How to Crack the Google Season of Docs Application Process for 2020
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Over the years, surveys have shown the importance of good documentation in how developers choose and use open source.
In the inaugural Google Season of Docs (GSoD) program in 2019, the program received nearly 450 technical writer applications and over 50 technical writers were accepted.
As one of the technical writers who were accepted to participate in the Google Season of Docs program, I thought to share some insights on how to prepare and create a strong application for the GSoD program.
Table of Contents
- What is Google Season of Docs?
- Who is eligible to participate in the program?
- Benefits of Participating
- 5 Tips to ace your GSoD application
- My GSoD experience
- Useful resources
What is Google Season of Docs?
Season of Docs is an annual program organised by Google. Its goal is to bring technical writers and open source organisations together to foster collaboration and improvement of documentation in the open source space.
This initiative is extremely important because the documentation of an open source project provides an avenue for users to not only understand the project but also make contributions to it.
During the program, accepted technical writers spend between 3-5 months either building a new doc set, improving the structure of the existing docs, developing a much-needed tutorial, or improving the contribution processes and guides of an open source organisation.
Who is eligible to participate in the program?
According to Google's rules, you must be at least 18 years old at the time of registration. You must also have prior experience as a technical writer and be eligible to work in your country of residence.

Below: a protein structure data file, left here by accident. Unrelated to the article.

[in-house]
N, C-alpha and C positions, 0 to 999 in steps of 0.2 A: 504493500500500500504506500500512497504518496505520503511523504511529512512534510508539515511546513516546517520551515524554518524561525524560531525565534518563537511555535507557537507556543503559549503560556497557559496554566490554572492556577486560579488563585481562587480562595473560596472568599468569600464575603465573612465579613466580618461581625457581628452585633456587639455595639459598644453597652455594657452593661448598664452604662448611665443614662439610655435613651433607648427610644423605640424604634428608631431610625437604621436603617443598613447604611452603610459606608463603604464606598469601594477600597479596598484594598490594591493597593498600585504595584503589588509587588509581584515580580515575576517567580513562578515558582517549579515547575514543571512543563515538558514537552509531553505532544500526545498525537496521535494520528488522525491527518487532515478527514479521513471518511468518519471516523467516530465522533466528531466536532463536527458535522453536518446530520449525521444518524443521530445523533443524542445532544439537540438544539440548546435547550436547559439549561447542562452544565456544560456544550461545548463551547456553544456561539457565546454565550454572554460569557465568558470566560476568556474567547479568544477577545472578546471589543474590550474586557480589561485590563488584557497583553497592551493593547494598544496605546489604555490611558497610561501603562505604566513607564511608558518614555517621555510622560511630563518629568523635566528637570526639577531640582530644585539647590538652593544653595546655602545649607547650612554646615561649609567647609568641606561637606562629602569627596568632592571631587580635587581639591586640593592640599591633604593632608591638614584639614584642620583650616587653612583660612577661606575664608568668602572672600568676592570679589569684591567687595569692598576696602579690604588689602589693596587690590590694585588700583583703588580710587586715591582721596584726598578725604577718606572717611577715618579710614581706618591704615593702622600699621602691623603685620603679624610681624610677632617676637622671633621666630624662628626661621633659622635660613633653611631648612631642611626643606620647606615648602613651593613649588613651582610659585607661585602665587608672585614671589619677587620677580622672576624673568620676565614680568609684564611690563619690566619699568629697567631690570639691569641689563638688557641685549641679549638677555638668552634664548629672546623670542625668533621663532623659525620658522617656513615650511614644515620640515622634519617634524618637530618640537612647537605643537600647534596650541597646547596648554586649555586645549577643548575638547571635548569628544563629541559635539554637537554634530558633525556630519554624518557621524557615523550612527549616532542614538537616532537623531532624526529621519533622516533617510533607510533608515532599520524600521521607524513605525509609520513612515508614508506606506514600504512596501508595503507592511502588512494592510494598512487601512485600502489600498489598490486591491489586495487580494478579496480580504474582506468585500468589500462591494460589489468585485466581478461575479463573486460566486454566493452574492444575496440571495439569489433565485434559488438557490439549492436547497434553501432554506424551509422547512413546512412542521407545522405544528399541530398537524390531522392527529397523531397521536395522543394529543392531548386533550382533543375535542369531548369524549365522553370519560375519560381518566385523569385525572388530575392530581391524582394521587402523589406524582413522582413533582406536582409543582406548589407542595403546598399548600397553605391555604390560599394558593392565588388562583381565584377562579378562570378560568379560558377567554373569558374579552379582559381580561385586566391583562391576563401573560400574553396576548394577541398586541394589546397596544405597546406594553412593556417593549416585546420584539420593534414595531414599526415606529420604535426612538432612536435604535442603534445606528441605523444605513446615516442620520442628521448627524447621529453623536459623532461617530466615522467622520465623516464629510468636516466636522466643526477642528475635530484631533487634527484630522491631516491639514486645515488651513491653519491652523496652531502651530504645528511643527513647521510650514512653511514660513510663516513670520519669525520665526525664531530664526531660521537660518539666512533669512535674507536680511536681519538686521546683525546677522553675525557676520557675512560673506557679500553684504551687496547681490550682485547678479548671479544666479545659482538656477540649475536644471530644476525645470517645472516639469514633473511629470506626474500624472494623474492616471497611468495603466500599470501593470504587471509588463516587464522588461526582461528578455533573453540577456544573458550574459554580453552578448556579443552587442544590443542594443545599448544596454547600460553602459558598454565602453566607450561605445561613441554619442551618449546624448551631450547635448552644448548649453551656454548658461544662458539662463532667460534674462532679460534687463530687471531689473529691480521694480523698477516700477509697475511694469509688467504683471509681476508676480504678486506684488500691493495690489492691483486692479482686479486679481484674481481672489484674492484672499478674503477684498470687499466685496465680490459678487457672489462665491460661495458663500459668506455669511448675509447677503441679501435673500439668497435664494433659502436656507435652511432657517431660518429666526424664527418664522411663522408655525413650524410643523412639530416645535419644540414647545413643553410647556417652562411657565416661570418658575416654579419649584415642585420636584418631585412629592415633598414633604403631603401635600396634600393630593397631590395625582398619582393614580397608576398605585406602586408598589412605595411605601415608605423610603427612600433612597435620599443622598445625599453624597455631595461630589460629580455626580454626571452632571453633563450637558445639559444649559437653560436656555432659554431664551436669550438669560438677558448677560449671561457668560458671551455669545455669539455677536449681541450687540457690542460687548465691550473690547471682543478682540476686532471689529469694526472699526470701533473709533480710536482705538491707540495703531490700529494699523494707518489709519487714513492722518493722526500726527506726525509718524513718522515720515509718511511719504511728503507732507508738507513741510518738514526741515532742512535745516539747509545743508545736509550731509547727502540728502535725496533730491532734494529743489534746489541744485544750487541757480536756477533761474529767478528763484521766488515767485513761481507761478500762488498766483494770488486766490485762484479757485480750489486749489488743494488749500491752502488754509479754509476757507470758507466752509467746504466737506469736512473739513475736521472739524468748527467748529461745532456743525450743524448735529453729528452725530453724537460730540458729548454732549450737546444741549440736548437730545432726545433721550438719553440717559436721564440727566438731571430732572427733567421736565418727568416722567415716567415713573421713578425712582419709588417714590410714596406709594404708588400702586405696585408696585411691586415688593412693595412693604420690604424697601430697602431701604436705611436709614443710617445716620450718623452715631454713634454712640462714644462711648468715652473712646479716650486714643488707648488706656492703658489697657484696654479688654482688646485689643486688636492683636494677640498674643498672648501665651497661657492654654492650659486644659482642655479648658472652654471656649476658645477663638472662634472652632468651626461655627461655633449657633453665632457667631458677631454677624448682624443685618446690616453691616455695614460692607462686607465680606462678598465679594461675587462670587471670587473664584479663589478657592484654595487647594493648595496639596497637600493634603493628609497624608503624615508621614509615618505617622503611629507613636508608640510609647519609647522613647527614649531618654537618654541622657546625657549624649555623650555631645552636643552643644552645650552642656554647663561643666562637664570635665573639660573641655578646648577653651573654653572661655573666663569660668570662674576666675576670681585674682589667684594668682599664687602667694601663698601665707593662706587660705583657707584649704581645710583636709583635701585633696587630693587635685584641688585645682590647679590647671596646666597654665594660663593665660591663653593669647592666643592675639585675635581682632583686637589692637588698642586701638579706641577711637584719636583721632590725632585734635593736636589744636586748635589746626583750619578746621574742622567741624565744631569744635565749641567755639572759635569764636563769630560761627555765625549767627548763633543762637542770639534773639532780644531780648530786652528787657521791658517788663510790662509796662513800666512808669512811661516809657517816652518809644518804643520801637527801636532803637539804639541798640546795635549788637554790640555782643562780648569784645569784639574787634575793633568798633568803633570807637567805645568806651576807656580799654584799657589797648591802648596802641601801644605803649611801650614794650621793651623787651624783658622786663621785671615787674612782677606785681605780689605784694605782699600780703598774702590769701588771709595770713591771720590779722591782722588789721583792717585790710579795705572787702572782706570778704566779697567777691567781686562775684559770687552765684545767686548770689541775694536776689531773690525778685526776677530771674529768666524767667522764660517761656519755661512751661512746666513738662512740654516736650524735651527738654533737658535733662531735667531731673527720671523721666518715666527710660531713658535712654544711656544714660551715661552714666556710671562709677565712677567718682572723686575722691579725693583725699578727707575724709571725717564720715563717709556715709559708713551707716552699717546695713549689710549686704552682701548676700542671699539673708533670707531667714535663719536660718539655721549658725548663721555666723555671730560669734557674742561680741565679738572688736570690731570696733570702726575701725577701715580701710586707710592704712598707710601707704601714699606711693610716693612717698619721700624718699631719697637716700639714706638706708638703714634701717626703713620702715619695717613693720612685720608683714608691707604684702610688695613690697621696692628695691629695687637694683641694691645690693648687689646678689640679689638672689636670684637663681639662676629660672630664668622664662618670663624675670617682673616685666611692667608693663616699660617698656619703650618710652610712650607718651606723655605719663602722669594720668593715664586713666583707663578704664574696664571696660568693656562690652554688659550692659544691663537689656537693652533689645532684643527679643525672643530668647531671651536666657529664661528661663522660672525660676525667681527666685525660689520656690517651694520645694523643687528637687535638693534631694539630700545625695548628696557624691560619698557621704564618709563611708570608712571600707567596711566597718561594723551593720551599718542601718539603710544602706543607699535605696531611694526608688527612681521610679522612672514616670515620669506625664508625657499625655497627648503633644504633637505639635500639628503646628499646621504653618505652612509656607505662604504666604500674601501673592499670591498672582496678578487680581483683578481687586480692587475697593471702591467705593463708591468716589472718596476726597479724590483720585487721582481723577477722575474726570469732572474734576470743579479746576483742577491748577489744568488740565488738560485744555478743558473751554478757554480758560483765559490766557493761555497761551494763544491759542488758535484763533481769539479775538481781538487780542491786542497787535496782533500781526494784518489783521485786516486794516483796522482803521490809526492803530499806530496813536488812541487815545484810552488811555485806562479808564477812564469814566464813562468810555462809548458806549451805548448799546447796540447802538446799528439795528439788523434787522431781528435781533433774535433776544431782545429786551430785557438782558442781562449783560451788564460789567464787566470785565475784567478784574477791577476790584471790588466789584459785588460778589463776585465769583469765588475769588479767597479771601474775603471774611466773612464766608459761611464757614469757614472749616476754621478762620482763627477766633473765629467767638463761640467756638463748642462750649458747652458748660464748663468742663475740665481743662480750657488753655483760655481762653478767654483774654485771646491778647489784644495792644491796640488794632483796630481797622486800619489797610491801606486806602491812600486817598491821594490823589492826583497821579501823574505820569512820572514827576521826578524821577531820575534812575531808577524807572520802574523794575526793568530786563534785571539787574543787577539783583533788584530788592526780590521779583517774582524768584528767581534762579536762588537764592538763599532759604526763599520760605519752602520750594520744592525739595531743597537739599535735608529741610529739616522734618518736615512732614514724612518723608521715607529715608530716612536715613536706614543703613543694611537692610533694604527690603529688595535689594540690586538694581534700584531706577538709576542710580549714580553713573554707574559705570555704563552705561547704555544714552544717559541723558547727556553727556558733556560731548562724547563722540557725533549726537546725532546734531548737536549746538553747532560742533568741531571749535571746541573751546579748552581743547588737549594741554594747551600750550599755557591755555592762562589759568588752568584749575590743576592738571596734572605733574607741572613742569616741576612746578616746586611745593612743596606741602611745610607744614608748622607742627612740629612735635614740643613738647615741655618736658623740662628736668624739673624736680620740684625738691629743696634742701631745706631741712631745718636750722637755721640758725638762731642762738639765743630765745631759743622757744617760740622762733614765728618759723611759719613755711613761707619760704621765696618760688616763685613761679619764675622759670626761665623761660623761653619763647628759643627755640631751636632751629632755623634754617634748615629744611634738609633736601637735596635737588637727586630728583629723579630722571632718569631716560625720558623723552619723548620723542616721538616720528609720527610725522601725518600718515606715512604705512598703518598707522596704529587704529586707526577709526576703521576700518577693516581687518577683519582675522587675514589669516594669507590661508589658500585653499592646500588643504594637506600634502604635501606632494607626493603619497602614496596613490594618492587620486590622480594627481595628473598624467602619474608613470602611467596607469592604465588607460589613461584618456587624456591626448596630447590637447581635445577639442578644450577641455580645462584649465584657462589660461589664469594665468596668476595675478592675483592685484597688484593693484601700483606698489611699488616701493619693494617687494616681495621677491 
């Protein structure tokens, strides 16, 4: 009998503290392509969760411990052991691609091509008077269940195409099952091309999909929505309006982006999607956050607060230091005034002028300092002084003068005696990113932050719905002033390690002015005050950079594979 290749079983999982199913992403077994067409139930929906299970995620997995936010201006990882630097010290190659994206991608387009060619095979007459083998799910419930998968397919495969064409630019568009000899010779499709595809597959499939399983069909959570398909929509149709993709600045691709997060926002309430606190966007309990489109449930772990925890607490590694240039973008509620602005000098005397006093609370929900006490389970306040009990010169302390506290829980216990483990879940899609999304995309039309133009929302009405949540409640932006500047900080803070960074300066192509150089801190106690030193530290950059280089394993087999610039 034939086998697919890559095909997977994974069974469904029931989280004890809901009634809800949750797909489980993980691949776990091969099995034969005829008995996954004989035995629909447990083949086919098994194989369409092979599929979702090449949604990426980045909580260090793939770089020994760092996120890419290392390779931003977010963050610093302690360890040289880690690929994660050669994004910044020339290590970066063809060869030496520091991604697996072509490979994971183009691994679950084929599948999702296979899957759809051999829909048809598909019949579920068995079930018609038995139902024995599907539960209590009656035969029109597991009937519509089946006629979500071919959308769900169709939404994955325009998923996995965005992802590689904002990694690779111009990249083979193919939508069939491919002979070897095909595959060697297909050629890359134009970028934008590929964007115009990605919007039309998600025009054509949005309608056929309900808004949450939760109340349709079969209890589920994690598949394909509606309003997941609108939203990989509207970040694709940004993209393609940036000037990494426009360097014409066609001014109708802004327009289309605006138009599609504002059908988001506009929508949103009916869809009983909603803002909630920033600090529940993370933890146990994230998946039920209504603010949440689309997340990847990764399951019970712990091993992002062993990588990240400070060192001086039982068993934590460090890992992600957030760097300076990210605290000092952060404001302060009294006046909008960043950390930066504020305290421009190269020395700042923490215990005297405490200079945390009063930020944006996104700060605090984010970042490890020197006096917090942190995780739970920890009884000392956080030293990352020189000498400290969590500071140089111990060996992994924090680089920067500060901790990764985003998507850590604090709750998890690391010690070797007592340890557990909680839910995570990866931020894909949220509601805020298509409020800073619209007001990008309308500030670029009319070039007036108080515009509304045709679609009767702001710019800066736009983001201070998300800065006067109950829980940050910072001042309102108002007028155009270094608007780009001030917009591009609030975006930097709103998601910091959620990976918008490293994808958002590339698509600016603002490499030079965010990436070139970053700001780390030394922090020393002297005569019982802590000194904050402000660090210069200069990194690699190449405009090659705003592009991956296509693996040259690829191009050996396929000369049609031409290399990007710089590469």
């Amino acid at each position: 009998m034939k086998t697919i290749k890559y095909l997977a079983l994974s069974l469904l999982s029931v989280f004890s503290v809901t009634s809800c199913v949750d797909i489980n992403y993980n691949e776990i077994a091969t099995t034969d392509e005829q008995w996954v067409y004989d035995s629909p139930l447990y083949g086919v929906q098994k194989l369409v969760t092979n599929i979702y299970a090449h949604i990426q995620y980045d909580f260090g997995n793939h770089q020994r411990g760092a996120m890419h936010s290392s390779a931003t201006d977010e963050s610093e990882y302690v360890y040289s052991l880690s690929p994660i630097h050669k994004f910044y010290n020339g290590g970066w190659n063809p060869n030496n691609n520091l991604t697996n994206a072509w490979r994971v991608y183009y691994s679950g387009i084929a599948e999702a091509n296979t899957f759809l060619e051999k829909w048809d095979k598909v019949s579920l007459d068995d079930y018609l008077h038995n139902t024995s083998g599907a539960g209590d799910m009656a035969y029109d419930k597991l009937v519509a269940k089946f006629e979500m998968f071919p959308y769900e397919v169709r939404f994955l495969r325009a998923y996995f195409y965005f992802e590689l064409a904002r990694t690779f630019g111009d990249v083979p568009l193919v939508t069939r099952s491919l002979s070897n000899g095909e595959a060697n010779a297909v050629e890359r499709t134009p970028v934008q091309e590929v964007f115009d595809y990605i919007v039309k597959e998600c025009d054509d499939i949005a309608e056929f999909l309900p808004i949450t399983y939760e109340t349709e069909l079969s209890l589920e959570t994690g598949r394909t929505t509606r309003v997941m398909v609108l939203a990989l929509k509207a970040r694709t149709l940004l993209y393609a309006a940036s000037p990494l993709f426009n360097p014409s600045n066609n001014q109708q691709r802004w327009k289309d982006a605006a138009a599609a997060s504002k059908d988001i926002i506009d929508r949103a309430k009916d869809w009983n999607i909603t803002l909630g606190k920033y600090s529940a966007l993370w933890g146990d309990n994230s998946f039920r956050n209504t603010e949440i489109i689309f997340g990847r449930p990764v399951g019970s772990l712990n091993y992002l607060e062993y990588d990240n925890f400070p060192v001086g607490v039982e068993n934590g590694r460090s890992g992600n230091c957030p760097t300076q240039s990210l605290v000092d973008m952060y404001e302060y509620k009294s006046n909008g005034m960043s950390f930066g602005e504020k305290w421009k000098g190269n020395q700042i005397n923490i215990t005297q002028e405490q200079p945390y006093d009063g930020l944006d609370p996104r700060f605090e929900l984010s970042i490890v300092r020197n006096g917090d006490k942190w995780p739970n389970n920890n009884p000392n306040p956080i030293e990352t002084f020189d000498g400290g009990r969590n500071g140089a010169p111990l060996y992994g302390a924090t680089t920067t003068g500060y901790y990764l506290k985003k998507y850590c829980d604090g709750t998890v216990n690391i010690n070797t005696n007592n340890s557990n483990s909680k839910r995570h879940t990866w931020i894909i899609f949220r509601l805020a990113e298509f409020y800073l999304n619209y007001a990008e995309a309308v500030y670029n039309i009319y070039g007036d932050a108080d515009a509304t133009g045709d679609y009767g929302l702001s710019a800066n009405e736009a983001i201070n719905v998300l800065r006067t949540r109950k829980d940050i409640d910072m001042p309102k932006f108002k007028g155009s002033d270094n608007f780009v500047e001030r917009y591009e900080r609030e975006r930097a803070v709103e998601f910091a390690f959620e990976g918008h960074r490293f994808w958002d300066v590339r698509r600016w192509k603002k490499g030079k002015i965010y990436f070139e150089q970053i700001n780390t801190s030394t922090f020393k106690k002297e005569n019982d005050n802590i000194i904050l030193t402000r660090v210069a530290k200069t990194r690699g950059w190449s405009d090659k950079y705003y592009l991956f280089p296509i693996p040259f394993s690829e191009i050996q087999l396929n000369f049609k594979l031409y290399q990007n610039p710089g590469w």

If you meet these qualifications, then you can apply to participate in the Google Season of Docs program.
Benefits of Participating
There are so many benefits that come with participating in the Season of Docs program. Some are:
You can get a stipend: After you've completed the Google Season of Docs program, you get paid a stipend by Google. It is important to note that this stipend is optional so you have to indicate that you want to be paid during the application phase. The stipend amount is calculated based on your location. See here for full details about the stipends.
You improve your skills: Another obvious benefit of participating in the Google Season of Docs program is that it allows you to improve your skills as a technical writer.
You expand your network: Other than improving as a technical writer, you also get an opportunity to work with people doing amazing things in the open source space. In my case, I got an opportunity to work with the VideoLAN organization and that meant I had to work closely with the president of the organisation and major contributors to the projects.
You can get recommendations and referrals: When applying for any job, having a good recommendation letter often helps to strengthen your application. Working closely with a mentor on the Season of Docs project presents an opportunity for securing a rich source of recommendations and referrals.